In ServiceMax’s recent discussions with customers, we have seen a trend toward creating a blended workforce of in-house and contract field service engineers. In our discussions with field service engineers, we’ve heard that retiring workers are looking for more flexibility which leads them to consider starting their own businesses. Based on these insights we have collected some great first steps to get the ball rolling.

1. Pour a Foundation

From identifying how to incorporate to choosing systems for managing expenses and income, starting a business can be daunting. In addition, business owners must allocate funds and budget for taxes, insurance, and a myriad of other costs that are not apparent on day 1. Lance is a great place to start; it is a purpose-built finance software that not only lets contractors manage expenses but also provides guidance around taxes and insurance. Time tracking is often a requirement and Harvest provides a rich set of features to help with time tracking and invoicing. Lastly, make it easy to collect customer feedback with surveys powered by Survey Monkey.

2. Define a Brand

The joy of starting a company is partly found in defining a brand: choosing colors, a logo, and taglines that will be the first things that customers see and will end up on uniforms, business cards, websites, and decals on trucks—maybe one day on the jersey of a soccer team. Working with designers can be costly and time-consuming. A great place to start is with Fiverr or Behance, where you can connect with a designer for a low introductory cost and get first iterations for your business. For people with a creative streak, take the brand guidelines and head over to Canva.

3. Diversify Demand Opportunities

Building a diversified book of business is critical to long term success. Steps include forming a great relationship with your previous employer and registering on marketplaces like Sitehands, where companies are able to hire vetted professionals for their needs. A key point is that diversifying demand streams among multiple customers reduces the impact of losing an individual customer to budget cuts, changes in business strategy, or other factors.

4. Foster a Community

Running a business can oftentimes be a lonely activity but building a network of like-minded professionals with whom to share ideas, talk through challenges, and decompress is very important. Finding the right groups can be daunting, but there are many places to look, including existing social networks like Facebook and LinkedIn and more specialty, sites such as Meetup. In addition, there are industry-specific networks, like Tradehounds, a community environment specifically built for trade craftsmen.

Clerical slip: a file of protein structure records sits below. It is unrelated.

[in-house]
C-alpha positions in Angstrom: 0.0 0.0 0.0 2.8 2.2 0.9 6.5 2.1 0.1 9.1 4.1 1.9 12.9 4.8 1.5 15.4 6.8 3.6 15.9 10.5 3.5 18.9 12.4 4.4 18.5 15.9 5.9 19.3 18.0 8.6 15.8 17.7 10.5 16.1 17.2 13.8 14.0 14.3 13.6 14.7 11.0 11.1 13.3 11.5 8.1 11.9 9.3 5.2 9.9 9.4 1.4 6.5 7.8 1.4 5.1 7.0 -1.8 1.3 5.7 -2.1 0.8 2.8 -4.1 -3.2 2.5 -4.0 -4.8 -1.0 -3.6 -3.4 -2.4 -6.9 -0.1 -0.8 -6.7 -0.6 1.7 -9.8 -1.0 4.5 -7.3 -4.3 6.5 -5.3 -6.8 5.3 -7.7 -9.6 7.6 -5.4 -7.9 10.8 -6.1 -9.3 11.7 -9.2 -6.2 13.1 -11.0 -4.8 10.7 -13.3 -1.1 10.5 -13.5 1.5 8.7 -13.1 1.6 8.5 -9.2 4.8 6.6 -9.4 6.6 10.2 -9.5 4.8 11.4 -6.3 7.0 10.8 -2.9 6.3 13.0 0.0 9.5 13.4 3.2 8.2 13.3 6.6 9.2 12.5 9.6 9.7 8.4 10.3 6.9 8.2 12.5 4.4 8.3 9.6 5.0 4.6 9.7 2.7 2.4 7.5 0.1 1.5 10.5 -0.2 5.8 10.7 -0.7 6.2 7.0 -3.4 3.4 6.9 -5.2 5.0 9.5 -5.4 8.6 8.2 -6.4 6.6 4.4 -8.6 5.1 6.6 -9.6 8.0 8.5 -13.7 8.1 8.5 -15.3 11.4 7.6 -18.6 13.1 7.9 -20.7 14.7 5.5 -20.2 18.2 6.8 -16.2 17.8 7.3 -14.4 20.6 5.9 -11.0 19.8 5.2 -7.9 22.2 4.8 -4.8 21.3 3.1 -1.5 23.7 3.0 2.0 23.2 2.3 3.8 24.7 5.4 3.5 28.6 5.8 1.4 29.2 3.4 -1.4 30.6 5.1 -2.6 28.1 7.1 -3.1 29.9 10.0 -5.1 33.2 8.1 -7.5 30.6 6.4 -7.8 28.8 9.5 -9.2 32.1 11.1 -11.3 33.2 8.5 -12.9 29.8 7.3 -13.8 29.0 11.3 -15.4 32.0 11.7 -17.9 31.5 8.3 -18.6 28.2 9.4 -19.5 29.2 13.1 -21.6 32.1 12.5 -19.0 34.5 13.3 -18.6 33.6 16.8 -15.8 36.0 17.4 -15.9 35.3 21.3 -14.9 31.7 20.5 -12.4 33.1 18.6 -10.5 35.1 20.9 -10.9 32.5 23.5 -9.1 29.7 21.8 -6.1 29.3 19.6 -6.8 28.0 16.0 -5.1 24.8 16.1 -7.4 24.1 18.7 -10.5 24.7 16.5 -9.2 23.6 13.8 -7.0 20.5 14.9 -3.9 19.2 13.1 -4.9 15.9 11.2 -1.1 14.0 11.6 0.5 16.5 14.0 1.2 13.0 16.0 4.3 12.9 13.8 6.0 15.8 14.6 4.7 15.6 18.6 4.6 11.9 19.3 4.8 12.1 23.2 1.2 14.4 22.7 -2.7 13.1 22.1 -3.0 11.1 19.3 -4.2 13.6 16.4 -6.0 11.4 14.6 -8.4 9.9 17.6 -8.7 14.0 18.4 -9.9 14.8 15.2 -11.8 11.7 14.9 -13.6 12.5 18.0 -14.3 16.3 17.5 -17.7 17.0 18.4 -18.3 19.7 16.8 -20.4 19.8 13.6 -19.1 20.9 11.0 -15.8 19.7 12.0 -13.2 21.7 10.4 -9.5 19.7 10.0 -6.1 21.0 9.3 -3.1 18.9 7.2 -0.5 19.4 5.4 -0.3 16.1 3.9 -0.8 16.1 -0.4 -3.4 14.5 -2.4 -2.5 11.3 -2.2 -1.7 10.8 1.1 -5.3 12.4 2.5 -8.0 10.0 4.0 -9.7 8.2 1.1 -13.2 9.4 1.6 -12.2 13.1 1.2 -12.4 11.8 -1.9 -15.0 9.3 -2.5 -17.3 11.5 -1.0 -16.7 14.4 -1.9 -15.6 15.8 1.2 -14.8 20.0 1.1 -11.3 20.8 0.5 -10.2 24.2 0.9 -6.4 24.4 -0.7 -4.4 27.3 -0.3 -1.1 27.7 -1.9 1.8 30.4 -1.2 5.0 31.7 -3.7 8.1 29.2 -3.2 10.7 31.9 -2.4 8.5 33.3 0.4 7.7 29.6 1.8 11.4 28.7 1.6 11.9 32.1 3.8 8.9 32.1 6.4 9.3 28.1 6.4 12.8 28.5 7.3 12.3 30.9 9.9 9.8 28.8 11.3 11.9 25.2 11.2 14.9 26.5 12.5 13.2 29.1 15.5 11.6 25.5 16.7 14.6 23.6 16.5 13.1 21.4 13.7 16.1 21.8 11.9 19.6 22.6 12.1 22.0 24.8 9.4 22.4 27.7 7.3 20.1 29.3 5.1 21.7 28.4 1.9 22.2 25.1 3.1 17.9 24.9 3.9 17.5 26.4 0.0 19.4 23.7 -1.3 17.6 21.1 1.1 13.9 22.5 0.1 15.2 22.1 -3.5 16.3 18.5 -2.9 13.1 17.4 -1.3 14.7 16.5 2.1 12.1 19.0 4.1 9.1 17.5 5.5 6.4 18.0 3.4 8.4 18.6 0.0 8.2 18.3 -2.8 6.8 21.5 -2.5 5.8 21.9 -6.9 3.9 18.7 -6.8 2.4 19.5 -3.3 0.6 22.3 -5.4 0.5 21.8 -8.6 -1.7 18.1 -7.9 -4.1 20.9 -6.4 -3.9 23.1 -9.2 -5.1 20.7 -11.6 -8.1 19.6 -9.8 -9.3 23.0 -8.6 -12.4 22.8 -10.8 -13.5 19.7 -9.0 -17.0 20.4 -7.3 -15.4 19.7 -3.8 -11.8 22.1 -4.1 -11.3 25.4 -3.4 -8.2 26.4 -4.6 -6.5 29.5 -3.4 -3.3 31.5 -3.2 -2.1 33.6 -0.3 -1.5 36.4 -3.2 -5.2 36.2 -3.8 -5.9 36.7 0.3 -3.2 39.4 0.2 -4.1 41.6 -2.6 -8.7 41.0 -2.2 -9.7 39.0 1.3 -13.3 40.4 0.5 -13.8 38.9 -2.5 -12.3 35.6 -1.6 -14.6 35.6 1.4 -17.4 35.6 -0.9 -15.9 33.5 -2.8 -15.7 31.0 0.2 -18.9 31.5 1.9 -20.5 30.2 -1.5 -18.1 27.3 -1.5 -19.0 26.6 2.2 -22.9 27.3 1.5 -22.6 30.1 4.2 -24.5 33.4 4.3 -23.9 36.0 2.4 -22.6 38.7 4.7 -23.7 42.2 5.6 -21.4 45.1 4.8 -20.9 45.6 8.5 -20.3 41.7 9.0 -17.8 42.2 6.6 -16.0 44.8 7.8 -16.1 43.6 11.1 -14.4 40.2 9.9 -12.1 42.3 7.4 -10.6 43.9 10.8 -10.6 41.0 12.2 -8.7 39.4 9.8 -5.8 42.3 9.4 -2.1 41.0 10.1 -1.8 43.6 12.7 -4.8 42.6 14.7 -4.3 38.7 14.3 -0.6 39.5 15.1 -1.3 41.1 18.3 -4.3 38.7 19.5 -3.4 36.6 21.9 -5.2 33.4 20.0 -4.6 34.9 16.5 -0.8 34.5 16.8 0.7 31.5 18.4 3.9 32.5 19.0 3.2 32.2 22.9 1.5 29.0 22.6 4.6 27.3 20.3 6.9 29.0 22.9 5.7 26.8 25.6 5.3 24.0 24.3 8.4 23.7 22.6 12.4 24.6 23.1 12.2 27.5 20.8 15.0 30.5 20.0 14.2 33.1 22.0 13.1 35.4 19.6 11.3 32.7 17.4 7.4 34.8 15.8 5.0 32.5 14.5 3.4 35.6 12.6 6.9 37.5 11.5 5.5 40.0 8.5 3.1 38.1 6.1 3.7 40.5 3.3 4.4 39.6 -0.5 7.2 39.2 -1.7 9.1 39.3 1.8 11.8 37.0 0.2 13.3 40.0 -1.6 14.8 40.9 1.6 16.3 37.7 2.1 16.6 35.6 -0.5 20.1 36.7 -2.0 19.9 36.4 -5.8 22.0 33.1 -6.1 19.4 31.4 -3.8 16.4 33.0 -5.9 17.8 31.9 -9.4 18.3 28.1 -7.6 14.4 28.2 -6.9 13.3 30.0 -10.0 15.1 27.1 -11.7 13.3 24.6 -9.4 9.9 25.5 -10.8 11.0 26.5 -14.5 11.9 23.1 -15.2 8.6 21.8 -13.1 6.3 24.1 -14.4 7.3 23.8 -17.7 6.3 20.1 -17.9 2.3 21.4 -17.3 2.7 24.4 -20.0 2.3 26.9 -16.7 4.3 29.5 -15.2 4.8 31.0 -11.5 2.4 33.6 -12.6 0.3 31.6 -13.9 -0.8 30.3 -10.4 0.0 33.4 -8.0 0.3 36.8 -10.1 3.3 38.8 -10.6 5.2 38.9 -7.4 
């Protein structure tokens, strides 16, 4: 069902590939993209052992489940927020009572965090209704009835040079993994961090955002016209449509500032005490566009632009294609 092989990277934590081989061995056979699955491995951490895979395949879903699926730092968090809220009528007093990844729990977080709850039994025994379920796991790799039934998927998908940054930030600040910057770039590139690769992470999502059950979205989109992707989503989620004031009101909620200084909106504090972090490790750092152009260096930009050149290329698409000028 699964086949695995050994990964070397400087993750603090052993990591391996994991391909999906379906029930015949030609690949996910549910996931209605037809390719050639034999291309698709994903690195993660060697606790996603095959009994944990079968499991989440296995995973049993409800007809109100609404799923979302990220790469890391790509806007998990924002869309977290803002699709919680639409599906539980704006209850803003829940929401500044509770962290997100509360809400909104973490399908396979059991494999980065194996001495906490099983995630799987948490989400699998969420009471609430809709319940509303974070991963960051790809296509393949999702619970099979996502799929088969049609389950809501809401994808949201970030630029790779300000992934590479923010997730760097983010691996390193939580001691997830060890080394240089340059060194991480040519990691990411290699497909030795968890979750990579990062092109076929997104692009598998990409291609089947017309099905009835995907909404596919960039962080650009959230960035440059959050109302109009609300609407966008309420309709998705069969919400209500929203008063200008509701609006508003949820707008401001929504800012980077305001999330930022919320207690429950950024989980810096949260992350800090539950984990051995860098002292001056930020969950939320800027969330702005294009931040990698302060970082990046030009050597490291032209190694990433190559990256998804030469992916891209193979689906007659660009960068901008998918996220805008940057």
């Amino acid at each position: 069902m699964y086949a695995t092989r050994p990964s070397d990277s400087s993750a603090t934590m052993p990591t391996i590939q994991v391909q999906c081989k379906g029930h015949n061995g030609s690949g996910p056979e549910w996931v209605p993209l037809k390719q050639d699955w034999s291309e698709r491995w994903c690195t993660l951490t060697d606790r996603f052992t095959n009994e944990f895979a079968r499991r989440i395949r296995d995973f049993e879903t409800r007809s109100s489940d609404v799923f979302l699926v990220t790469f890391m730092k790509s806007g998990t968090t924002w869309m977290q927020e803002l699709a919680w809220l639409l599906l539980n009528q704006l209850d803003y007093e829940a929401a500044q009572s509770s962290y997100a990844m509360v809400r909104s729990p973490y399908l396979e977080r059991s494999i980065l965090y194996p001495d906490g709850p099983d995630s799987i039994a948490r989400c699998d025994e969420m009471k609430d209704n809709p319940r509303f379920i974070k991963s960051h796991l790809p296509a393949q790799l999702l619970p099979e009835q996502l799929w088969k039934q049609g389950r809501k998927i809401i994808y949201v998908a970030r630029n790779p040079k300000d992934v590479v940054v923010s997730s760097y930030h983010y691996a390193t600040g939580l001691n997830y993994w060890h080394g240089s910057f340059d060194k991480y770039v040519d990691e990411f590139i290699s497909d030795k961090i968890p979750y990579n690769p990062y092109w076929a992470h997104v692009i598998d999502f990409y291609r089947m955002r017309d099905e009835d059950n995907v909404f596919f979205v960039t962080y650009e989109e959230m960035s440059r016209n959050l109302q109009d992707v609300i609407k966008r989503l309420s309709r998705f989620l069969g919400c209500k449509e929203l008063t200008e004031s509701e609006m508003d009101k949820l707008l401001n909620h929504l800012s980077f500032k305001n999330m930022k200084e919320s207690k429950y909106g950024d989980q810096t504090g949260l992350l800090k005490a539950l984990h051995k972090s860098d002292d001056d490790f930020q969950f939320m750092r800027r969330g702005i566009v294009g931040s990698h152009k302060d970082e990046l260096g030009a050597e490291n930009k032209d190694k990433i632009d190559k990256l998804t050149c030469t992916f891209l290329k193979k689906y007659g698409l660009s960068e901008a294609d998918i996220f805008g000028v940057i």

5. Keep Learning

After delivering a great customer experience, completing administrative tasks, and spending time with family, a new business owner may have little time or energy to stay abreast of technology trends. But staying curious and current is critical to success in anticipating market and customer needs. Here we recommend an incremental approach. First, wherever possible consume content while traveling; use playlists to queue up podcast content to listen to while driving from site to site, or while watching a child’s sports practice or dance rehearsal. Second, set aside a day every month strictly for learning, whether to develop softer skills with content from Ted or Khan Academy or to gather industry-specific information provided by the vendors you service.

These are just a few of the first steps that would-be independent field service engineers should consider when starting their business.

ABOUT Mohan Rajagopalan

Mohan RajagopalanMohan is the VP of Product Marketing at ServiceMax. Mohan has a strong technical and go-to-market background and is passionate about launching new products and services to enterprise buyers. Prior to ServiceMax, Mohan lead product efforts at Workday including efforts in Machine Learning and Data-as-a-Service and was the first product marketer at Anaplan.

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